Sale prices also factored into Slatten’s arguments. Simon sold Lafayette Square for $18 million to Ashkenazy Acquisition Corp. in 2007 after a tax appeal began on that property. He argued that Washington Square is considered a much more valuable property, which makes the $9.5 million assessment for 2010 questionable.

“Lafayette Square sold for twice as much, so you know the value’s low,” he said. “We need to value (Washington Square) as the value that it has to the owner.”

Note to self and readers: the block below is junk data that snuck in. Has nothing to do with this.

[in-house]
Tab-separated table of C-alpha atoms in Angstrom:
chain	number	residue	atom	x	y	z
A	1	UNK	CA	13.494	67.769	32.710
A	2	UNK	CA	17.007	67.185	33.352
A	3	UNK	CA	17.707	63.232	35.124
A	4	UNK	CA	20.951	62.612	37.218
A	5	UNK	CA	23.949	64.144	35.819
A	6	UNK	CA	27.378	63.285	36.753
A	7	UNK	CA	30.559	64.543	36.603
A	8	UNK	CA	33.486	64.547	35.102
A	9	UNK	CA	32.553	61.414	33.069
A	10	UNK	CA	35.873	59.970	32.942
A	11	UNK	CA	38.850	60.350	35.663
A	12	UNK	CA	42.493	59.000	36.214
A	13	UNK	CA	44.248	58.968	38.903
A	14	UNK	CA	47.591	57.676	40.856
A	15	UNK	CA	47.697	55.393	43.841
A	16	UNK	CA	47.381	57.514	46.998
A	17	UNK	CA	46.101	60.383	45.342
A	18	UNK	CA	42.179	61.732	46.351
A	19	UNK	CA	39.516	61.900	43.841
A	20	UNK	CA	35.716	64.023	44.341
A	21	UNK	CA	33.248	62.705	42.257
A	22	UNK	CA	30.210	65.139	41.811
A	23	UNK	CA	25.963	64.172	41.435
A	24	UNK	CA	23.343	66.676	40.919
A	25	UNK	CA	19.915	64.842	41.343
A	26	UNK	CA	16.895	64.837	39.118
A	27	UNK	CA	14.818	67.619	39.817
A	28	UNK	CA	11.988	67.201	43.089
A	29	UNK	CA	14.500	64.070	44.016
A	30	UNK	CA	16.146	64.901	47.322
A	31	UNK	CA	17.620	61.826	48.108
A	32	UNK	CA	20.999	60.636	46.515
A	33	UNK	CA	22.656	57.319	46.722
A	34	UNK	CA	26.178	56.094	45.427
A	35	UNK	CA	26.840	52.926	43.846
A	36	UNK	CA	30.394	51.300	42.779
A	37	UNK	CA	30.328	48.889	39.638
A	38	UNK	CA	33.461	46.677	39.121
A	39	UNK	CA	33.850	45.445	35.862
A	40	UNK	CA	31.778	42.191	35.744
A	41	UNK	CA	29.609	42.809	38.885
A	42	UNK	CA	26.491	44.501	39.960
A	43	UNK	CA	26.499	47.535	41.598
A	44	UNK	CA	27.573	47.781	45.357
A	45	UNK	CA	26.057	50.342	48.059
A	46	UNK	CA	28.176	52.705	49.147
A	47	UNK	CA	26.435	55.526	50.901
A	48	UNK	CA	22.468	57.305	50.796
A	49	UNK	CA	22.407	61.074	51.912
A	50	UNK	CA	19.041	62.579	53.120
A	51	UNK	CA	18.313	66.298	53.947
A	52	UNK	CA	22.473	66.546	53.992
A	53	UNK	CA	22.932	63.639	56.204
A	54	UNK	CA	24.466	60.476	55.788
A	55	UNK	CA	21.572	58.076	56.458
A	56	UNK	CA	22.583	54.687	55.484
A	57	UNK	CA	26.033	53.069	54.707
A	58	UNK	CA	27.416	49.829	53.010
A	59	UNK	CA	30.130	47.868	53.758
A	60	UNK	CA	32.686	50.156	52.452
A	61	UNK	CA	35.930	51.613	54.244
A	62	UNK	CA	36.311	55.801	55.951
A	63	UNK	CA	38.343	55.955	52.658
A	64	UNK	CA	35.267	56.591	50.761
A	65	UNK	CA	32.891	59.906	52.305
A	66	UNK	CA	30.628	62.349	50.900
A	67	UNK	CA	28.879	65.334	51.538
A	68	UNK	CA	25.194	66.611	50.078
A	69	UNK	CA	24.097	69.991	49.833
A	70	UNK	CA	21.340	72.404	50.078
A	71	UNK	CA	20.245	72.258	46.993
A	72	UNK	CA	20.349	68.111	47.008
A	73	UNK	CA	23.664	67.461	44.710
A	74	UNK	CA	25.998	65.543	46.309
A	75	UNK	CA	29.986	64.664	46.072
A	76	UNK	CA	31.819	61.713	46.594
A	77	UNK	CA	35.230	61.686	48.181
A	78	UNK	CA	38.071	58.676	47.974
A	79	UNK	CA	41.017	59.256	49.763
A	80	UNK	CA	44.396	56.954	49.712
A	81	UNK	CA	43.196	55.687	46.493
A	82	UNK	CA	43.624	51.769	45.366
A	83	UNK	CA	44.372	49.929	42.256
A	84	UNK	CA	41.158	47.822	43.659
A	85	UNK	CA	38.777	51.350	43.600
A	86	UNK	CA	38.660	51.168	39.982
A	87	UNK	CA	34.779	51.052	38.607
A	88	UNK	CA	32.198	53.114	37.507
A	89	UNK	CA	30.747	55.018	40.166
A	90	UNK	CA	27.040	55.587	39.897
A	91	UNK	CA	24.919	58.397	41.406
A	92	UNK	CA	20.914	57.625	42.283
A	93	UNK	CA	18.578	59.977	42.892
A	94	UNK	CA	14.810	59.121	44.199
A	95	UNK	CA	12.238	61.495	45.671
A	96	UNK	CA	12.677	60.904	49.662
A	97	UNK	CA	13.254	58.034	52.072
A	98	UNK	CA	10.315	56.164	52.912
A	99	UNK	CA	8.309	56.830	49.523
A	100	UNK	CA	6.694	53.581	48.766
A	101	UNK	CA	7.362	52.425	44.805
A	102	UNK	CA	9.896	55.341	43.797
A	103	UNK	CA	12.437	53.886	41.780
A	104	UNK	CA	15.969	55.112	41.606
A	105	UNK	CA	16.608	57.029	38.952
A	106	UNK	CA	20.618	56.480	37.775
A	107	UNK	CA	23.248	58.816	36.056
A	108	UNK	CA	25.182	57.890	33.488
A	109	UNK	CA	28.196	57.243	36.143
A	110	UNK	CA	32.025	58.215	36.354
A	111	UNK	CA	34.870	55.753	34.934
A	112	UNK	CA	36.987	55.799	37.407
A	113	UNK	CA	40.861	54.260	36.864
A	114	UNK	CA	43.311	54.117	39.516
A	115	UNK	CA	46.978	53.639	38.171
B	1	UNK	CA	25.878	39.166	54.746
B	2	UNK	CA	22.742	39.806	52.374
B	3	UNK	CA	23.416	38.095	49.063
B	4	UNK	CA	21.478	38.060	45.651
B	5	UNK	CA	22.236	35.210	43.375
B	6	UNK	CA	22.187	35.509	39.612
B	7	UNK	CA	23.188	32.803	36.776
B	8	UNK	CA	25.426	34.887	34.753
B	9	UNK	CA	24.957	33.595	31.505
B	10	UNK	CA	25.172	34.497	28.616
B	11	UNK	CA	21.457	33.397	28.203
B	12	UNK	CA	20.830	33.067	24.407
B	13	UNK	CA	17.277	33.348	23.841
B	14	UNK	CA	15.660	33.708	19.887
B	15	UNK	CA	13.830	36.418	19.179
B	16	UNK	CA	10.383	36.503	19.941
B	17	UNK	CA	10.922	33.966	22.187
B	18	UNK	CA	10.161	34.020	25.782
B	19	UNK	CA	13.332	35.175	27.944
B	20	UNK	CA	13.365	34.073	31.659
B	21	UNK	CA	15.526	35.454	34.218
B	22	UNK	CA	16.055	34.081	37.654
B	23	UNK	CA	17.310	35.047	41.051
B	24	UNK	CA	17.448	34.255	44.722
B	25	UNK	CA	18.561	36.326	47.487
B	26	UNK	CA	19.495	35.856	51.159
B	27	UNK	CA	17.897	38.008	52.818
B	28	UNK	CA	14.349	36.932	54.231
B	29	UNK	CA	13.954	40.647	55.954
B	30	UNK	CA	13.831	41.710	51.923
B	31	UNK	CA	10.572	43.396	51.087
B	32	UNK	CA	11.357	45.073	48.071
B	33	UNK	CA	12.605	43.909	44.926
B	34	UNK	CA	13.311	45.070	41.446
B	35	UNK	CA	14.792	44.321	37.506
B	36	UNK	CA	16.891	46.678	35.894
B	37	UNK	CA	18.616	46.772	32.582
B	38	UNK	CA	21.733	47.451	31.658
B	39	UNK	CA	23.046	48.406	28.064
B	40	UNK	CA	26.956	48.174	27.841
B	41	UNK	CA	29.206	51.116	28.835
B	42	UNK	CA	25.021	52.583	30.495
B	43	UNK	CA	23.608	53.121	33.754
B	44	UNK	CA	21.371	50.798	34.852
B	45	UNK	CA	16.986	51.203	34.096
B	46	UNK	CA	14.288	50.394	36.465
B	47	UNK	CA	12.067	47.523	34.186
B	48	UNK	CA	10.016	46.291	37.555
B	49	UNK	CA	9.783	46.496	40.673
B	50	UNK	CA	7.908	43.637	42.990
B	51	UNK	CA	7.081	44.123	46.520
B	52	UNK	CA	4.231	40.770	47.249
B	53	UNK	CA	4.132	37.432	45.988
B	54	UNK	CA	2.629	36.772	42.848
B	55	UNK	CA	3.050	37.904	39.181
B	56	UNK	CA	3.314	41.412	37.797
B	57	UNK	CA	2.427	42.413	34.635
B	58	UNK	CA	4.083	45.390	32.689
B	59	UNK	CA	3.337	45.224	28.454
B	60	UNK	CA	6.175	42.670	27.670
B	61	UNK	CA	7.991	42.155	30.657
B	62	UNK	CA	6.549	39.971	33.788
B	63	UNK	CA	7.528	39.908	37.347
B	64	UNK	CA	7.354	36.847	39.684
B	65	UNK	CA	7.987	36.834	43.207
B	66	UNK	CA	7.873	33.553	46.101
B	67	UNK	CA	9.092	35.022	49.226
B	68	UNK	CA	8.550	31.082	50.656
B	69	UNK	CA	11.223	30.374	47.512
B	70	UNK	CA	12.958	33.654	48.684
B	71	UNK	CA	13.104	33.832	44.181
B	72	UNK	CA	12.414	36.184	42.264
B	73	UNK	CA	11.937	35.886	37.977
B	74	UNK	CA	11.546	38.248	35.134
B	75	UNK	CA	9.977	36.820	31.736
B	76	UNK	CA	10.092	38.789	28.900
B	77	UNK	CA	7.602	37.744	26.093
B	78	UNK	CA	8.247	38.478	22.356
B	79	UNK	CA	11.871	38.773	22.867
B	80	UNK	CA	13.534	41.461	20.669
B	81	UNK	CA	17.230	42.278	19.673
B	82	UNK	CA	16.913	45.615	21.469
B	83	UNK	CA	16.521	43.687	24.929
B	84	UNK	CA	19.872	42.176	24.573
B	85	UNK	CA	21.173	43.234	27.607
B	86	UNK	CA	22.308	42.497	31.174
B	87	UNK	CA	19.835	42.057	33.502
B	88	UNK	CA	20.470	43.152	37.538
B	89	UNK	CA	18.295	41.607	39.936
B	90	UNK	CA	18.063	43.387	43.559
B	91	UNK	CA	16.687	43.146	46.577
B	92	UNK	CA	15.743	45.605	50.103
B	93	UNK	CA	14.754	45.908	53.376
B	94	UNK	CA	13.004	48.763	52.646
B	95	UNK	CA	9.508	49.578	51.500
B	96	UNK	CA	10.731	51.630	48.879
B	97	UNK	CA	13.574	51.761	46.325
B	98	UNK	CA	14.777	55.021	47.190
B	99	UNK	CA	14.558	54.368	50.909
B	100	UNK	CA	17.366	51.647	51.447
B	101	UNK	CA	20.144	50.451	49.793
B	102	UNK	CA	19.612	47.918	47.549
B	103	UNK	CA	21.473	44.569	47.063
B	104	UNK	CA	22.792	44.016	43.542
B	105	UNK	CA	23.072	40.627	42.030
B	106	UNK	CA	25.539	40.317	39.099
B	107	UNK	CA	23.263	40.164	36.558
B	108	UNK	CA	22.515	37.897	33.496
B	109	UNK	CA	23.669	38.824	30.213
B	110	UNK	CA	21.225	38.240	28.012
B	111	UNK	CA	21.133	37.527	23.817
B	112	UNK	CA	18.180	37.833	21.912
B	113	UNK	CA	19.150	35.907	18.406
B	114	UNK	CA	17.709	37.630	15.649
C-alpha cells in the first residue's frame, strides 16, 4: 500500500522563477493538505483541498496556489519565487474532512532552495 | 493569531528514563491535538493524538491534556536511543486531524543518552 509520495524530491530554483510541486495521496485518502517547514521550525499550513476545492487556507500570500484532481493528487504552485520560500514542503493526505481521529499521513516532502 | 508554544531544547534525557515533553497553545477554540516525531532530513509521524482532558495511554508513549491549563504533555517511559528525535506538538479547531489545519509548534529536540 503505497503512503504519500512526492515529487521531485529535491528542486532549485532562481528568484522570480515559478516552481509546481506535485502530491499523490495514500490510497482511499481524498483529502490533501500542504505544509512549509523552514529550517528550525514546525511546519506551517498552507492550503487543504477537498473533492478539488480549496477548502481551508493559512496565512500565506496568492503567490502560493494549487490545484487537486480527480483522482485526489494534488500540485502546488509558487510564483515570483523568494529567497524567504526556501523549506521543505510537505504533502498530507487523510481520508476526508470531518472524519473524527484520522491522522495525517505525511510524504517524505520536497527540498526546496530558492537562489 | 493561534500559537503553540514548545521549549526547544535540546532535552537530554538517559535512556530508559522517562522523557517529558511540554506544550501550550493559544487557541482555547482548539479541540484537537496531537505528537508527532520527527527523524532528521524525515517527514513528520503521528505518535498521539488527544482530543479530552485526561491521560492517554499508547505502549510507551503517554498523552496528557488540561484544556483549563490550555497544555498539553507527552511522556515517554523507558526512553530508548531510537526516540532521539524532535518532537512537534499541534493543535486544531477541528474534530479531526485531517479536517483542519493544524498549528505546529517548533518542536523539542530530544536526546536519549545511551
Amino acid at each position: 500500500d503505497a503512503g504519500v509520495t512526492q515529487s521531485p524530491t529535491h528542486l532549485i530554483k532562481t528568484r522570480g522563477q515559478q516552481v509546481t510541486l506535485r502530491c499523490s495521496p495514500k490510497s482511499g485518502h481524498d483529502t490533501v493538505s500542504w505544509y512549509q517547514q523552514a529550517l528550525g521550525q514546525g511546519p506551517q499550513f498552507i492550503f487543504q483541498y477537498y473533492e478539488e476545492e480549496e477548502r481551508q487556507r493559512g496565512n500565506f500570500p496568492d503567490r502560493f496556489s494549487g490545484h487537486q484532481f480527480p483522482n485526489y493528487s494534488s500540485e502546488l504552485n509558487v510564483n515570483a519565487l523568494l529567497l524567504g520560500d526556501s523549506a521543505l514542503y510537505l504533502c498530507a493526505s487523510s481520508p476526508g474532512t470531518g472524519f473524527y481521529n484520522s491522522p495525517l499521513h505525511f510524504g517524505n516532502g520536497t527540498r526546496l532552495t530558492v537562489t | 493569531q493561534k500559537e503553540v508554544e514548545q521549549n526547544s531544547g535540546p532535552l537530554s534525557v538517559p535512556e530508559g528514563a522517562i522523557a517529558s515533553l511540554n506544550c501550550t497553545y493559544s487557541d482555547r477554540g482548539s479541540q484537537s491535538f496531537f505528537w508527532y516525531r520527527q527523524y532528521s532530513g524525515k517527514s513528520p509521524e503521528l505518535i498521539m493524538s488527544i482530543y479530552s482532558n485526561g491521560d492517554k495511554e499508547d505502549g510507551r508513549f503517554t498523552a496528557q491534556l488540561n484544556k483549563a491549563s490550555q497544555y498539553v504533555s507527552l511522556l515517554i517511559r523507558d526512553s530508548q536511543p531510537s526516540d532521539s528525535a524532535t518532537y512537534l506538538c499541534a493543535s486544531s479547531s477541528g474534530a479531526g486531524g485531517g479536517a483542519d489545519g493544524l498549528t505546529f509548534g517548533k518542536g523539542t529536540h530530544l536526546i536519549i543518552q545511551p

Slatten told Indiana Lawyer it’s unusual for the assessor’s office to push a case to Tax Court, and typically such disputes are resolved before this third-level appeal. “It’s a continuing problem we have with them,” he said of some Simon properties, “appraisals that just don’t make any sense.”

Jones could not be reached for comment. Ice Miller associate Matthew J. Ehinger, who also represents Simon in the litigation, said he could not comment on the pending cases.

Regarding the Lafayette Square case, Marion Co. Assessor v. Simon DeBartolo Group, LP, et al., 49T10-1211-TA-76, Jones said at oral argument that the Tax Court should affirm valuations of $15.2 million and $16.4 million for the 2006 and 2007 years, which represent assessments that employed a trending analysis based on the sale price.